Thanks for that comment. Your apparent “bad chiropractor” experience is regrettable. “They love car accidents” is a faulty generalization and is definitely a mischaracterization of the information presented. I have had the opportunity to care for some of the unique injuries associated with Motor Vehicle Accidents (MVA’s). Especially bad ones where the skull is struck a blow in the accident or the upper cervical joint complex becomes the focus of truly excessive torsional stress. This unique set of circumstances commonly leads to a very unique type of injury that reveals itself with definite signs and symptoms. The injury can be seen objectively on x-ray and para-spinal digital infrared imaging or with thermo-electric differential analysis. In evaluating for substantial injury the objectivity allows me to see whether or not there is an injury outside of the soreness and stiffness you would expect with any strain/sprain. In treatment the objectivity allows me to see if what I am doing is resolving the injury and when that resolution is complete. Again thank you for your comment and the opportunity to address this.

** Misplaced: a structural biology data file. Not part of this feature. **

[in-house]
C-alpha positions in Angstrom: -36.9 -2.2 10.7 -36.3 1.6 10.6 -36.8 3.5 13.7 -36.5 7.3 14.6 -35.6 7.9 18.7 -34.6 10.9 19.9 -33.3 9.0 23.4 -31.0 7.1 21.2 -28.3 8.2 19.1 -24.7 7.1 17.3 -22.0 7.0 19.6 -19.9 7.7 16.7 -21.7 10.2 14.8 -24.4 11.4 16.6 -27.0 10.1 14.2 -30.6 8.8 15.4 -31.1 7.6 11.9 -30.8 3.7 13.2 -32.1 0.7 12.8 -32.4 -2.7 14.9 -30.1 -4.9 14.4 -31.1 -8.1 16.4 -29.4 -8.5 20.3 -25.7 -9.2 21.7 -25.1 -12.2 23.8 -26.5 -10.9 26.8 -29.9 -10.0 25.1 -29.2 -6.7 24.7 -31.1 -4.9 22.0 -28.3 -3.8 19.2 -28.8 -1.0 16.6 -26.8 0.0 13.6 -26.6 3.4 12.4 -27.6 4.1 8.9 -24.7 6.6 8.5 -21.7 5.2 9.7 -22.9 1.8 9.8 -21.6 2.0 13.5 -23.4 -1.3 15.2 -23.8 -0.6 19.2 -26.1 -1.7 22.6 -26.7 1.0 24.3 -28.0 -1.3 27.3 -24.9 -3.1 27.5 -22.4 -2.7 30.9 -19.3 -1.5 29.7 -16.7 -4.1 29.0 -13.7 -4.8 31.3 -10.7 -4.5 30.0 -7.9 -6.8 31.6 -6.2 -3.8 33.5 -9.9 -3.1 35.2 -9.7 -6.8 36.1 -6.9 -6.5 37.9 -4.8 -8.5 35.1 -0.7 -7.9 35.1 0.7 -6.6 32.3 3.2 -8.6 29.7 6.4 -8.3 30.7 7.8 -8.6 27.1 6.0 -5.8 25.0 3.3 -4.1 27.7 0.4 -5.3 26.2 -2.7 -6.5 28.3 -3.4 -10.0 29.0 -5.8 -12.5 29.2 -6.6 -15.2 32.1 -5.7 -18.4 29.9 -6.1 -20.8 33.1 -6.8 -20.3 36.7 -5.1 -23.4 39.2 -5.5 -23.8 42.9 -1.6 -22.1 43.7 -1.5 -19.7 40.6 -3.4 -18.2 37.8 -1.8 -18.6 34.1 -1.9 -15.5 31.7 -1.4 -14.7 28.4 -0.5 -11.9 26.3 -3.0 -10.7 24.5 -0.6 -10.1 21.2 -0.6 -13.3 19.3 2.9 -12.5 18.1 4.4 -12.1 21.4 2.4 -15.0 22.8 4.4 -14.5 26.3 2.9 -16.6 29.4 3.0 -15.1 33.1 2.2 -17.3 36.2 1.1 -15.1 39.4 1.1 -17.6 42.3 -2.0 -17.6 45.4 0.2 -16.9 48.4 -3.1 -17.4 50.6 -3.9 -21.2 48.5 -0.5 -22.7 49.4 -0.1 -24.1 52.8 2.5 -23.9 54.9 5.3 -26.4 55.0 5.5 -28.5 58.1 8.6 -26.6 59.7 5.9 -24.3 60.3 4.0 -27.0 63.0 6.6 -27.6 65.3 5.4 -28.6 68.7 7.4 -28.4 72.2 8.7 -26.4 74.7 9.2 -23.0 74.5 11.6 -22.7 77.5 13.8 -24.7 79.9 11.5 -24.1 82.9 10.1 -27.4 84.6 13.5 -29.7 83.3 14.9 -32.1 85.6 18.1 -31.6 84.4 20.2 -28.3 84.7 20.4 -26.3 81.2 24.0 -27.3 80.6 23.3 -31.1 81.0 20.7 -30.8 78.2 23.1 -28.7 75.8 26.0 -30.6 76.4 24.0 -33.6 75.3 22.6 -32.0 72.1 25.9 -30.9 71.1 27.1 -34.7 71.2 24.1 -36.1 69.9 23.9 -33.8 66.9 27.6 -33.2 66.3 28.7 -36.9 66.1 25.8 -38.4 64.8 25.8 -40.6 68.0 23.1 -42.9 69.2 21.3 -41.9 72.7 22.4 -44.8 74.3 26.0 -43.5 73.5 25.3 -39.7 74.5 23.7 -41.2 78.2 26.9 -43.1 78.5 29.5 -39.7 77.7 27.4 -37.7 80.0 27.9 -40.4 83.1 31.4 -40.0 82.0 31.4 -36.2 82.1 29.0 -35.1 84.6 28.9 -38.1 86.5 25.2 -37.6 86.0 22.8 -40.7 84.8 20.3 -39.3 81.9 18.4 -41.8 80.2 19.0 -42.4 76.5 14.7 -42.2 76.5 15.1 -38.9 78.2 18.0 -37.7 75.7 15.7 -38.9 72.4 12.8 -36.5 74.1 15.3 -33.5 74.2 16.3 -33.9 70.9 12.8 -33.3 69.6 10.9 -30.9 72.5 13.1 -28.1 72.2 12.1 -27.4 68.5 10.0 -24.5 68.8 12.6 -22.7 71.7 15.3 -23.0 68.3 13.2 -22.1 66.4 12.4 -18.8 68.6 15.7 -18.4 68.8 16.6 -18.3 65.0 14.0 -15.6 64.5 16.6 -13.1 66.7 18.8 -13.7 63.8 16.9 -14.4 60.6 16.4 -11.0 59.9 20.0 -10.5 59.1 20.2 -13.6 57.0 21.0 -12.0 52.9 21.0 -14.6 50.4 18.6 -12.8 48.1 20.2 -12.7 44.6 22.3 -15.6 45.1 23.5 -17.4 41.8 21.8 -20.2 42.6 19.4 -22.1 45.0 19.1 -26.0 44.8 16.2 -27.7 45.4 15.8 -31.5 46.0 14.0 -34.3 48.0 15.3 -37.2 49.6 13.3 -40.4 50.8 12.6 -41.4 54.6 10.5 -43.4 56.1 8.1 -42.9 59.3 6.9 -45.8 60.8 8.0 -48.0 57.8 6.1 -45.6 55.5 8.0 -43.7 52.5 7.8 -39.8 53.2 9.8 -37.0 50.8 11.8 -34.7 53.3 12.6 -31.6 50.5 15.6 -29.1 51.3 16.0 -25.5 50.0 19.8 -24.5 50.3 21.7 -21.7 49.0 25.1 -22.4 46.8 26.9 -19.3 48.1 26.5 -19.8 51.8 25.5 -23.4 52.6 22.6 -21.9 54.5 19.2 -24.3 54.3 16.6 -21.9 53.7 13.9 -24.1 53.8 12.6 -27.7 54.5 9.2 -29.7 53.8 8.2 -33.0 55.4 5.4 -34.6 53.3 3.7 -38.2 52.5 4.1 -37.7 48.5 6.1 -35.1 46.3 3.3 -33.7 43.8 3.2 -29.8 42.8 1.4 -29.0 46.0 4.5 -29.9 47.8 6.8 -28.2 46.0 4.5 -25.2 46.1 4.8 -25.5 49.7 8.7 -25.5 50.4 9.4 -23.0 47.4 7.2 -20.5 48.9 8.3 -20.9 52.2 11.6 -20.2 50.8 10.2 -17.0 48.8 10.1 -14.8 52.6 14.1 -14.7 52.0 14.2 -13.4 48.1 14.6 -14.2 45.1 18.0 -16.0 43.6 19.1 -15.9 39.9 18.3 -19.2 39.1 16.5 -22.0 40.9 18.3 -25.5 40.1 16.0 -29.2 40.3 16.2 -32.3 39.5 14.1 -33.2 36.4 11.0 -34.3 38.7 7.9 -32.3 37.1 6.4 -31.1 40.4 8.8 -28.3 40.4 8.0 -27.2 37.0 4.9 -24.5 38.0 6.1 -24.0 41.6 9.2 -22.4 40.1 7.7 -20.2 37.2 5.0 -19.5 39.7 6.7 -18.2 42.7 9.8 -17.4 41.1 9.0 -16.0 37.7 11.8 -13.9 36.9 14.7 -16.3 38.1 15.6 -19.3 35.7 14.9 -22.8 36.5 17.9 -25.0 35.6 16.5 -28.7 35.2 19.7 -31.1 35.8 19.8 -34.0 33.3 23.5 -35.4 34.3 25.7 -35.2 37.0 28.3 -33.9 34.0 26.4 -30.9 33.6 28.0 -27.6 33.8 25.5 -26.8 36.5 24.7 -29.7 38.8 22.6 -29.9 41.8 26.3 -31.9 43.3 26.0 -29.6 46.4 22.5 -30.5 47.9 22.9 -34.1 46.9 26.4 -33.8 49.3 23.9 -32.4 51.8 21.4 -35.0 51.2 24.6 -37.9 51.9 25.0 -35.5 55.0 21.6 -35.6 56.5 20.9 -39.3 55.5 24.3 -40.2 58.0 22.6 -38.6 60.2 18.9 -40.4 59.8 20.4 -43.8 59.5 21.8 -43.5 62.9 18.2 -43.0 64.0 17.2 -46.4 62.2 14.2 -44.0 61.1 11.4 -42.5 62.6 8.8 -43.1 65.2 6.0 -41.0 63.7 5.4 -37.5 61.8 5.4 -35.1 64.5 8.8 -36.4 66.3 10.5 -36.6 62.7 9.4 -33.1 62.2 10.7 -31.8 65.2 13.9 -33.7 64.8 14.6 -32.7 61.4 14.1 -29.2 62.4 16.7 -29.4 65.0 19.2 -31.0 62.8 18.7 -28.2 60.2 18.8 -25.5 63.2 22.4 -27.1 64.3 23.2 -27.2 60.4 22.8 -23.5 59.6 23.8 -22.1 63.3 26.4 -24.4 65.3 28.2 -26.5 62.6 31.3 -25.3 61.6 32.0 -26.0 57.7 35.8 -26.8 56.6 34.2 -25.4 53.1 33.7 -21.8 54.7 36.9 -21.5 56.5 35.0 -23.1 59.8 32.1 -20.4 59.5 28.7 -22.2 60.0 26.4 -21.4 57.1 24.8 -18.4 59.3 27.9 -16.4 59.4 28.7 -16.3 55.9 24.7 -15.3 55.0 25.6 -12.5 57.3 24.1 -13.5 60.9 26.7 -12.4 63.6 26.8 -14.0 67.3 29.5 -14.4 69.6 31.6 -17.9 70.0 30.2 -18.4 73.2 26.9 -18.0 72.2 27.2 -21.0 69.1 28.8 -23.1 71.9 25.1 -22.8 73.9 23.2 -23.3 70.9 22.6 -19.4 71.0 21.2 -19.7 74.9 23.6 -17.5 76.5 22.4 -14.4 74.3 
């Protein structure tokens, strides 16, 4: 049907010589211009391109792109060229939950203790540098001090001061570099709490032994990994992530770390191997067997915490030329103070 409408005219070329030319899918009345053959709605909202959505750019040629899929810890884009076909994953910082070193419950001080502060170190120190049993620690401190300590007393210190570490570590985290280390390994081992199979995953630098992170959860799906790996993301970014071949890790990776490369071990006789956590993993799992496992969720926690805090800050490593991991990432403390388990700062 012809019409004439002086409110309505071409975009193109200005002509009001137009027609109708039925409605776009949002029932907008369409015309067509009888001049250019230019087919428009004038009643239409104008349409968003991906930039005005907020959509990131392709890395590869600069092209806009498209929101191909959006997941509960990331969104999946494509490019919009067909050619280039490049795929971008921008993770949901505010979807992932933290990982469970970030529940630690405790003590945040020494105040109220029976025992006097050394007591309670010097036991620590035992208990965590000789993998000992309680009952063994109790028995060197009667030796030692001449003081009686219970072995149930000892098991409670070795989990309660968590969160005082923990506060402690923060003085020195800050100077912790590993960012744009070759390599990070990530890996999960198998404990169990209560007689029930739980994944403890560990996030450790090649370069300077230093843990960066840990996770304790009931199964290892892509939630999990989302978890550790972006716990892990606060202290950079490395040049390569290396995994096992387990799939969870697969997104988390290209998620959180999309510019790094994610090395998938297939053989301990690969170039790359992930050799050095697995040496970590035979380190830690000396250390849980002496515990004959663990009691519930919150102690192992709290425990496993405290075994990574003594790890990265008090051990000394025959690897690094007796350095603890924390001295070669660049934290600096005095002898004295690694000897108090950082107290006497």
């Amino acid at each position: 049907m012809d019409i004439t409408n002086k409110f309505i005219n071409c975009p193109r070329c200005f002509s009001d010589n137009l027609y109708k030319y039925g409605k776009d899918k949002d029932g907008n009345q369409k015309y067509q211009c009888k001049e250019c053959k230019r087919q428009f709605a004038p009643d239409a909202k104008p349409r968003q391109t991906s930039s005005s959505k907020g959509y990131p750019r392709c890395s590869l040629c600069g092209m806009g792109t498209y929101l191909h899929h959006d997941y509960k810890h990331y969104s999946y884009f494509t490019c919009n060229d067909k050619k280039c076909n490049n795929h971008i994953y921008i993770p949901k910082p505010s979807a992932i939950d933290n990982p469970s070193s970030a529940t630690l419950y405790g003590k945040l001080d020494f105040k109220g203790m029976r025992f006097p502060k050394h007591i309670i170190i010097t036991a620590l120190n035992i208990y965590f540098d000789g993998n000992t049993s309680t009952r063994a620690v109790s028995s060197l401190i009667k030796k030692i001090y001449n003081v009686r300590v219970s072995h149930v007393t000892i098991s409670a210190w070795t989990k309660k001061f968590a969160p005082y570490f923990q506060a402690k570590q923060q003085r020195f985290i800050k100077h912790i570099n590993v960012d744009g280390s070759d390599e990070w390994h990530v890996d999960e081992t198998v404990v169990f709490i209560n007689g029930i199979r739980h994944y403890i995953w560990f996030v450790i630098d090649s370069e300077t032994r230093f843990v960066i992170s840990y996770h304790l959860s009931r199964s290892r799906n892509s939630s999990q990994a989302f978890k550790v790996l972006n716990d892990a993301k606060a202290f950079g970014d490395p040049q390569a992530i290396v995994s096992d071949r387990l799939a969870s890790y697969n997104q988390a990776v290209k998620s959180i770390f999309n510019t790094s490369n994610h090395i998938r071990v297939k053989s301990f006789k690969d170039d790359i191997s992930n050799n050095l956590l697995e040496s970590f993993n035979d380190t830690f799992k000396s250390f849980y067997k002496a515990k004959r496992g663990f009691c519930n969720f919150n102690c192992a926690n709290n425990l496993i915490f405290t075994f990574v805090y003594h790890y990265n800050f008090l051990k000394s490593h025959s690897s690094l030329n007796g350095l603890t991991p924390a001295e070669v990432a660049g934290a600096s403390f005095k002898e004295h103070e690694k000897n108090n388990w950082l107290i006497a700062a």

How do you know you may have been hurt? Persistent Pain that Recurs.
While I was being silly with my first comment (not intending to open this up), I actually have a question: How do we know when something like this is happening? I had an experience that made me never want to return to a DC as well. When I was 21 my back kept going out and I saw a gentleman who said if I didn’t visit him 2-3 times a week, I would be paralyzed by the time I was 24. This was before I returned to school and had any sort of knowledge about insurance fraud, etc. Suffice it to say, this was nearly 15 years ago, I didn’t see him again, and I’m still walking. Ostensibly this was an attempt at fraud, but how would I know? I’m a Doctor of Pharmacy now, not of chiropractic, so my expertise lies elsewhere and I still wouldn’t know. I don’t want to report someone that is being legitimately concerned (just as I would not want someone to report me because they didn’t like a copay for an antibiotic or some such). Do you have any advice on this? I am all for removing those from practice that are causing patient harm or abusing the system, but I’m opposed from frivolous attacks that make practice difficult for the rest of us. I can see when an MD or other prescriber is misusing a drug and potentially harming a patient: that’s why my profession exists. But when it comes to other fields such as chiropractic care, I have no basis for judgment.